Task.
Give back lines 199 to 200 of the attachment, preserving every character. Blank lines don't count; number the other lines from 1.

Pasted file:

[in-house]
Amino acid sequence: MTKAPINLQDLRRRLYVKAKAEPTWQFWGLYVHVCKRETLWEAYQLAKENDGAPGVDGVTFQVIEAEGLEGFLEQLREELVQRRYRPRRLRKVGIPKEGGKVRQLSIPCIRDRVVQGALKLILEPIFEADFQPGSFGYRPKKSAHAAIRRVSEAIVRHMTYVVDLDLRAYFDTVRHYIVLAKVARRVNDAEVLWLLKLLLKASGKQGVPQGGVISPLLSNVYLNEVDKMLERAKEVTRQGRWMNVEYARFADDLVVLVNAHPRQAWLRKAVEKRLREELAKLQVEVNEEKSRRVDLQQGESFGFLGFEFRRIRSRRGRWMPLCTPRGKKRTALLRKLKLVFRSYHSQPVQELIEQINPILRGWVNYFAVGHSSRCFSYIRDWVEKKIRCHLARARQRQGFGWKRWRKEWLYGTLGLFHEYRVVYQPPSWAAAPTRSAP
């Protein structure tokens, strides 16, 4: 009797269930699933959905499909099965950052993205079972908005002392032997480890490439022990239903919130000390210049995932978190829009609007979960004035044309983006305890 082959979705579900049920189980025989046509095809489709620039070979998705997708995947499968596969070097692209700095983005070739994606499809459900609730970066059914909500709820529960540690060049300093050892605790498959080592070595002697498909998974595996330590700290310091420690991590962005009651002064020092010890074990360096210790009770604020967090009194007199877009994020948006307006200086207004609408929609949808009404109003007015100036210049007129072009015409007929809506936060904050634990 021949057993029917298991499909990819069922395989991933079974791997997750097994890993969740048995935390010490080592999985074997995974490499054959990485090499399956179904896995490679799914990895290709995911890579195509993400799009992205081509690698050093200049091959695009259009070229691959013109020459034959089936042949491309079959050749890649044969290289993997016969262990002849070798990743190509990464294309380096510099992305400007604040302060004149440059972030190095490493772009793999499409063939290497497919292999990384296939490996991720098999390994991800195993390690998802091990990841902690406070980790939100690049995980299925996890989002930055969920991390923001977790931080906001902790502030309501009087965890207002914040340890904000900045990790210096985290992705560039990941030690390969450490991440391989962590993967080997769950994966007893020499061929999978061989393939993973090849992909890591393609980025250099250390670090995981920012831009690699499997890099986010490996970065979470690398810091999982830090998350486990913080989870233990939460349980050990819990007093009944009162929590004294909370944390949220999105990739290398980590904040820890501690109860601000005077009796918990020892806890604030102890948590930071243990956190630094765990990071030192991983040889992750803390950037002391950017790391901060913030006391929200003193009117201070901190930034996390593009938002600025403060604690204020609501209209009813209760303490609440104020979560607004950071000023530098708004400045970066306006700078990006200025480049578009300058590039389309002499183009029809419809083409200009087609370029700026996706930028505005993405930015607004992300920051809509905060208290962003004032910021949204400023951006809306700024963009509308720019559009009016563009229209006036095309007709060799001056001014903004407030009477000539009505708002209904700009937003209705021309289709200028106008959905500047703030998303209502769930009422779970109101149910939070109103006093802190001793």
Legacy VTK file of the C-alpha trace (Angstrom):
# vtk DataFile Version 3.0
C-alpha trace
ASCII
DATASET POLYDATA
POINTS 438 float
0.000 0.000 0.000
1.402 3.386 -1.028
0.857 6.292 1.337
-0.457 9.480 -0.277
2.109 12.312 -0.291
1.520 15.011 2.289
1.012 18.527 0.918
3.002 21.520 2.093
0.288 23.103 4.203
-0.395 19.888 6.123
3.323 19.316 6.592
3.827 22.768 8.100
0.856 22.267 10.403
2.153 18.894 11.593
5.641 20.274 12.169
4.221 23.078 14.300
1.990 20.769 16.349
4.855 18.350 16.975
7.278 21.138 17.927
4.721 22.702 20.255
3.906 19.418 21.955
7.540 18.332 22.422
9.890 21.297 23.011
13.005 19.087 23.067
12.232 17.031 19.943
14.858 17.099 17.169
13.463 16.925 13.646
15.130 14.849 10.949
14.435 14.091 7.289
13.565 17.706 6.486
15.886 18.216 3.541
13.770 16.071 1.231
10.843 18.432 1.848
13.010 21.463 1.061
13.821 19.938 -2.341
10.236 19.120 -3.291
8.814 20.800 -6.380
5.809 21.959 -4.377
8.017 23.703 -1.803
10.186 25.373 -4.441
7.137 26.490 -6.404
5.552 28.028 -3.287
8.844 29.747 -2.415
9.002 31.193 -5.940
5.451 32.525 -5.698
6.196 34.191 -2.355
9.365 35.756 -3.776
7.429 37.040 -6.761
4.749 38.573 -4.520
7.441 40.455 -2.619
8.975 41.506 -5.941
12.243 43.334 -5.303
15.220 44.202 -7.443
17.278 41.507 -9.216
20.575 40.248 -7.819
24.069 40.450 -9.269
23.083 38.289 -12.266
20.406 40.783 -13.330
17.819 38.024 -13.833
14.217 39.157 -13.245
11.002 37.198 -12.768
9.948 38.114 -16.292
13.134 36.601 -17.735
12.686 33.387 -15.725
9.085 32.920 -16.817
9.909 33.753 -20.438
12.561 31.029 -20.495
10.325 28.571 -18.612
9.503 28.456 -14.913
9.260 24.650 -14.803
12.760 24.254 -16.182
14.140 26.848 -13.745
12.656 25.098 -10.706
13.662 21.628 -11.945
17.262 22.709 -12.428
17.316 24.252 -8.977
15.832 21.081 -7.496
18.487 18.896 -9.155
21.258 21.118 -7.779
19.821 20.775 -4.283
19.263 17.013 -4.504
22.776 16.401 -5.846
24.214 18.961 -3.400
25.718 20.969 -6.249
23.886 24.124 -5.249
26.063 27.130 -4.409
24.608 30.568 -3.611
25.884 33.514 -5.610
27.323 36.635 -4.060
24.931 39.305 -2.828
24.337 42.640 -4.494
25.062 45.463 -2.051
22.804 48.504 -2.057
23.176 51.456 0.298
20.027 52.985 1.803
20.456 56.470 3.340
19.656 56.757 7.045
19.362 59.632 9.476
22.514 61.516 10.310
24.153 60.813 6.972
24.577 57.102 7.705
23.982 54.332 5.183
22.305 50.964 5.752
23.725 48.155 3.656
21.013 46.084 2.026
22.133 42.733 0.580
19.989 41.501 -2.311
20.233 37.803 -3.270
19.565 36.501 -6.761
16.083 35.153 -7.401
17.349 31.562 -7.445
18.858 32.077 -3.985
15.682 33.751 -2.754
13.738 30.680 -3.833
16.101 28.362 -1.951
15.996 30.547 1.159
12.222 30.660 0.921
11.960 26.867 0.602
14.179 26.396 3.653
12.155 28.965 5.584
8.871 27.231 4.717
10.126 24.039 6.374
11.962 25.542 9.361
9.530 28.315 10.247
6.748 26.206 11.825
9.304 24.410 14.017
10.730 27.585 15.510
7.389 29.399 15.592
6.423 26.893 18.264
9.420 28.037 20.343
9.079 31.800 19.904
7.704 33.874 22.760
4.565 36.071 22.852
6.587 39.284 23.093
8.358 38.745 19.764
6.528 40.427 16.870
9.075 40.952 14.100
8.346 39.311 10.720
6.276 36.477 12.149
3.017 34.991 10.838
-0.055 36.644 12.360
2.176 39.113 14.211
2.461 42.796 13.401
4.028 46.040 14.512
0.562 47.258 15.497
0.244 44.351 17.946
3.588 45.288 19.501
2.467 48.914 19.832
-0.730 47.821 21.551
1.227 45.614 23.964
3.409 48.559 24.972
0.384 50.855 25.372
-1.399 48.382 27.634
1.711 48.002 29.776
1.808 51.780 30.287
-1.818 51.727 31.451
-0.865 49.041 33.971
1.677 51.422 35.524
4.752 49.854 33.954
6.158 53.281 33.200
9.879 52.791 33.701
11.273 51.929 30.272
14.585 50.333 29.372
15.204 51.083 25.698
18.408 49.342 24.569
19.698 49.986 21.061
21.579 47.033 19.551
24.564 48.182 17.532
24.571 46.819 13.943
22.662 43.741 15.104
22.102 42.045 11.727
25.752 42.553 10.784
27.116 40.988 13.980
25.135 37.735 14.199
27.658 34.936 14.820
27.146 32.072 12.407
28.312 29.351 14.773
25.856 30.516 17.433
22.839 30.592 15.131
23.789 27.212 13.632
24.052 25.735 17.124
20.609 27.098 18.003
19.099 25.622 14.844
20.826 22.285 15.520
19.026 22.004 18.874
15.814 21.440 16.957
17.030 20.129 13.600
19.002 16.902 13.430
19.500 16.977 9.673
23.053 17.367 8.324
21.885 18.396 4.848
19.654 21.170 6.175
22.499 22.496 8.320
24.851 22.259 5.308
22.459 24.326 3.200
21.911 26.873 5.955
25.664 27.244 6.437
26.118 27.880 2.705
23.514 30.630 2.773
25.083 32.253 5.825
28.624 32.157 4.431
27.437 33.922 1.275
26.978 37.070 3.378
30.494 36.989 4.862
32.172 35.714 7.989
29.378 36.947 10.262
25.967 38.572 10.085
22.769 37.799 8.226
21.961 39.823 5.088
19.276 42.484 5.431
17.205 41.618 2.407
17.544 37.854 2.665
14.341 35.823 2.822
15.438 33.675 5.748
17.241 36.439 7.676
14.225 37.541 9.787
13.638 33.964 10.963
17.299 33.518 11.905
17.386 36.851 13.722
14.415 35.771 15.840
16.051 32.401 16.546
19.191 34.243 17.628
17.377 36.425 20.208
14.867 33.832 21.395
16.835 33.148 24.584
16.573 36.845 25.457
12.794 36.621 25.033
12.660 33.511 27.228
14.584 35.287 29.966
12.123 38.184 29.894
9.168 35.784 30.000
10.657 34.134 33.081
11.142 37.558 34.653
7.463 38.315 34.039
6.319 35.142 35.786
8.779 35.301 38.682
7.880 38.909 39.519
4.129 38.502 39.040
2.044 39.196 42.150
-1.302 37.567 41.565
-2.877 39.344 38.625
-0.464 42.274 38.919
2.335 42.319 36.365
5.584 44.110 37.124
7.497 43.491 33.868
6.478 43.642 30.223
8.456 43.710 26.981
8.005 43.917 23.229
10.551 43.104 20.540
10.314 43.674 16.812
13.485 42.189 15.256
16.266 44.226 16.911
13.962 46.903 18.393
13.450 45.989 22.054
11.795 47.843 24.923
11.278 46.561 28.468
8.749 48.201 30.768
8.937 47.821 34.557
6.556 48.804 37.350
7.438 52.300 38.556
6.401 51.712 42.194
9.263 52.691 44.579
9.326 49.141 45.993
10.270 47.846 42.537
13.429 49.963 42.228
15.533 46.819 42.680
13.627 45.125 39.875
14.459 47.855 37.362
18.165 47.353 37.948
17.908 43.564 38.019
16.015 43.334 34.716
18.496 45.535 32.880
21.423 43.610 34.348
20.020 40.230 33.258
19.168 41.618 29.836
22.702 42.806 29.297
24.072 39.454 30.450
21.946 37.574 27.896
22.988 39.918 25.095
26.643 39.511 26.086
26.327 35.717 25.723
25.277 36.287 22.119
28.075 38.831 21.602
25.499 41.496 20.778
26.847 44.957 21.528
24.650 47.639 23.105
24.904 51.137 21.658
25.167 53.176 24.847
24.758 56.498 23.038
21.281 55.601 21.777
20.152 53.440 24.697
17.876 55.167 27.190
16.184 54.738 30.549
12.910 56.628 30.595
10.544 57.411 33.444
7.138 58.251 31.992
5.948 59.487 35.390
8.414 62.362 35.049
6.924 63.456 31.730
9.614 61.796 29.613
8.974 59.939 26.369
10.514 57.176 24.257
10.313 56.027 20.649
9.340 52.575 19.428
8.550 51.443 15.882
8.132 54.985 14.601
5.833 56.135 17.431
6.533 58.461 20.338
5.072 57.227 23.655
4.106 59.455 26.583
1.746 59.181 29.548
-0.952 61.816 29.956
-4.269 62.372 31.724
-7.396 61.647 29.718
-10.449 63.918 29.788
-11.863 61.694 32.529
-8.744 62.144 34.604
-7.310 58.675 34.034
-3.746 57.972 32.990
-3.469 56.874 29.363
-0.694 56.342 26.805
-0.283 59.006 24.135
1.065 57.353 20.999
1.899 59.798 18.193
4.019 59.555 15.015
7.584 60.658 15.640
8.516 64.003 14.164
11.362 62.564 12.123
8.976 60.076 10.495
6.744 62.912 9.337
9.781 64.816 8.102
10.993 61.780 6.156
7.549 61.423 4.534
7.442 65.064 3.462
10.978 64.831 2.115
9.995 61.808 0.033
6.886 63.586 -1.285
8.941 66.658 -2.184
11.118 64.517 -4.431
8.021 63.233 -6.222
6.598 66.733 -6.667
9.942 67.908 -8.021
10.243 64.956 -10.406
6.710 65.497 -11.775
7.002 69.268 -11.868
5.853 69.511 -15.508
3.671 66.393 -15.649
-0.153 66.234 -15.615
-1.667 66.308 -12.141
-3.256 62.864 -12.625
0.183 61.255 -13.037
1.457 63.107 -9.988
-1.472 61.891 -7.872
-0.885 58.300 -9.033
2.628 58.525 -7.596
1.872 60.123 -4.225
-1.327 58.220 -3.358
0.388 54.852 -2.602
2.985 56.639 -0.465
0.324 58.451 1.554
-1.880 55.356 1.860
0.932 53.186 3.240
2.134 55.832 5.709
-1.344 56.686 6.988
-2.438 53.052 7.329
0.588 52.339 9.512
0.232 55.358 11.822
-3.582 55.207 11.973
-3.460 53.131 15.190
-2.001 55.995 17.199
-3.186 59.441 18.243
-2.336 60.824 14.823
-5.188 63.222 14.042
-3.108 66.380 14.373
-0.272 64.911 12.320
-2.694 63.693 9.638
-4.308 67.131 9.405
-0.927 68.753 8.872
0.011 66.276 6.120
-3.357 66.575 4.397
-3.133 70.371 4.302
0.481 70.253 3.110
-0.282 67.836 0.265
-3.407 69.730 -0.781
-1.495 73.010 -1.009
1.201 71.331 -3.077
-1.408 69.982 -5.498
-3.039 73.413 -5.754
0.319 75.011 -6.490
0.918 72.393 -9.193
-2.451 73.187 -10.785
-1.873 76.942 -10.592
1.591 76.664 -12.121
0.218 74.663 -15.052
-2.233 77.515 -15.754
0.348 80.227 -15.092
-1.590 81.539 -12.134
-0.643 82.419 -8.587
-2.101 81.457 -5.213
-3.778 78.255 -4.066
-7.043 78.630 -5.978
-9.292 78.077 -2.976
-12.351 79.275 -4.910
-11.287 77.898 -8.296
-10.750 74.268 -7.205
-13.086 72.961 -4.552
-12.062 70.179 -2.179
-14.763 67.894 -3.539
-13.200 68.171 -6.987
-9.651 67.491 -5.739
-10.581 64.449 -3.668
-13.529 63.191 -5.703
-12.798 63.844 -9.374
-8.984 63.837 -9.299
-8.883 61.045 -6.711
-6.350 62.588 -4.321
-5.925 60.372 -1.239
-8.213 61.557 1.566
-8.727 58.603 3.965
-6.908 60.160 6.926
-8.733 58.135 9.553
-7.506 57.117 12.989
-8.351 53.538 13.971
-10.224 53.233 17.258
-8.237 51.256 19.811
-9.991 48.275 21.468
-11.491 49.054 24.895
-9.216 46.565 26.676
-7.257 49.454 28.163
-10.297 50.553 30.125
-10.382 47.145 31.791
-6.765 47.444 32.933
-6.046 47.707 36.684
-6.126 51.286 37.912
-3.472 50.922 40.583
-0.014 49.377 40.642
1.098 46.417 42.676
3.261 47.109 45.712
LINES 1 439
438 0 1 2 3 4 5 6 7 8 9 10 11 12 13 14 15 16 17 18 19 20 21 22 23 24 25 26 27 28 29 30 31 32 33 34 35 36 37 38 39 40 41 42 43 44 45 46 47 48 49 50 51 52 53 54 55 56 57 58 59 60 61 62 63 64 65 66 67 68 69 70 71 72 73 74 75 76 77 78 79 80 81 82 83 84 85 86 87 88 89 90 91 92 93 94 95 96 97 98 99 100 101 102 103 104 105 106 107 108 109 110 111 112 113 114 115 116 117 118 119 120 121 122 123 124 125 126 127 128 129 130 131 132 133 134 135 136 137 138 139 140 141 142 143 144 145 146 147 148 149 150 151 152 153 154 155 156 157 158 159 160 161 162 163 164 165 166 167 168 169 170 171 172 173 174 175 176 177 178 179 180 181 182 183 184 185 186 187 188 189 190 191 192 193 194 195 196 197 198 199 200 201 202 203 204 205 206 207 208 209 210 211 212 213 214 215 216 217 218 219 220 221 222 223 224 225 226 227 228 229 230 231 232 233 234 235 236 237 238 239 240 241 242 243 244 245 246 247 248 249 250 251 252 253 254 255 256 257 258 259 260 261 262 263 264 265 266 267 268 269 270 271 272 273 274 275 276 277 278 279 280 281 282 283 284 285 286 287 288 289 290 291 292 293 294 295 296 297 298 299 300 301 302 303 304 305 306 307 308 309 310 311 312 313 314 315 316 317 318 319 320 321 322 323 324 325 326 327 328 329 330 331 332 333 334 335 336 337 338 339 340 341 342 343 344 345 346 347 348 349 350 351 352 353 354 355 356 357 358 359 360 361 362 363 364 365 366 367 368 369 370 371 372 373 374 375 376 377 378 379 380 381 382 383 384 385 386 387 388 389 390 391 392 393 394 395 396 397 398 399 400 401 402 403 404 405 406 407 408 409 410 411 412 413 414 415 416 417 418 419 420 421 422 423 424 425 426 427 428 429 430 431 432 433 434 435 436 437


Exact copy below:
23.053 17.367 8.324
21.885 18.396 4.848